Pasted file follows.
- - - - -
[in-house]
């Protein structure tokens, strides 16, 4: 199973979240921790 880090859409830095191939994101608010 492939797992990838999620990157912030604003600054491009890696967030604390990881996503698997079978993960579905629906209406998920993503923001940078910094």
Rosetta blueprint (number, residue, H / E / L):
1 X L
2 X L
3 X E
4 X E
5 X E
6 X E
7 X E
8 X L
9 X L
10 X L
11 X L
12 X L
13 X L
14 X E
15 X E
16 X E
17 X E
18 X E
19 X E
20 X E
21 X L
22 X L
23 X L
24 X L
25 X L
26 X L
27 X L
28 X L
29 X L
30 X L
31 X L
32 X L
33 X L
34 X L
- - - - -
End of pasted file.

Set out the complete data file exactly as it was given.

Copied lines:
[in-house]
């Protein structure tokens, strides 16, 4: 199973979240921790 880090859409830095191939994101608010 492939797992990838999620990157912030604003600054491009890696967030604390990881996503698997079978993960579905629906209406998920993503923001940078910094």
Rosetta blueprint (number, residue, H / E / L):
1 X L
2 X L
3 X E
4 X E
5 X E
6 X E
7 X E
8 X L
9 X L
10 X L
11 X L
12 X L
13 X L
14 X E
15 X E
16 X E
17 X E
18 X E
19 X E
20 X E
21 X L
22 X L
23 X L
24 X L
25 X L
26 X L
27 X L
28 X L
29 X L
30 X L
31 X L
32 X L
33 X L
34 X L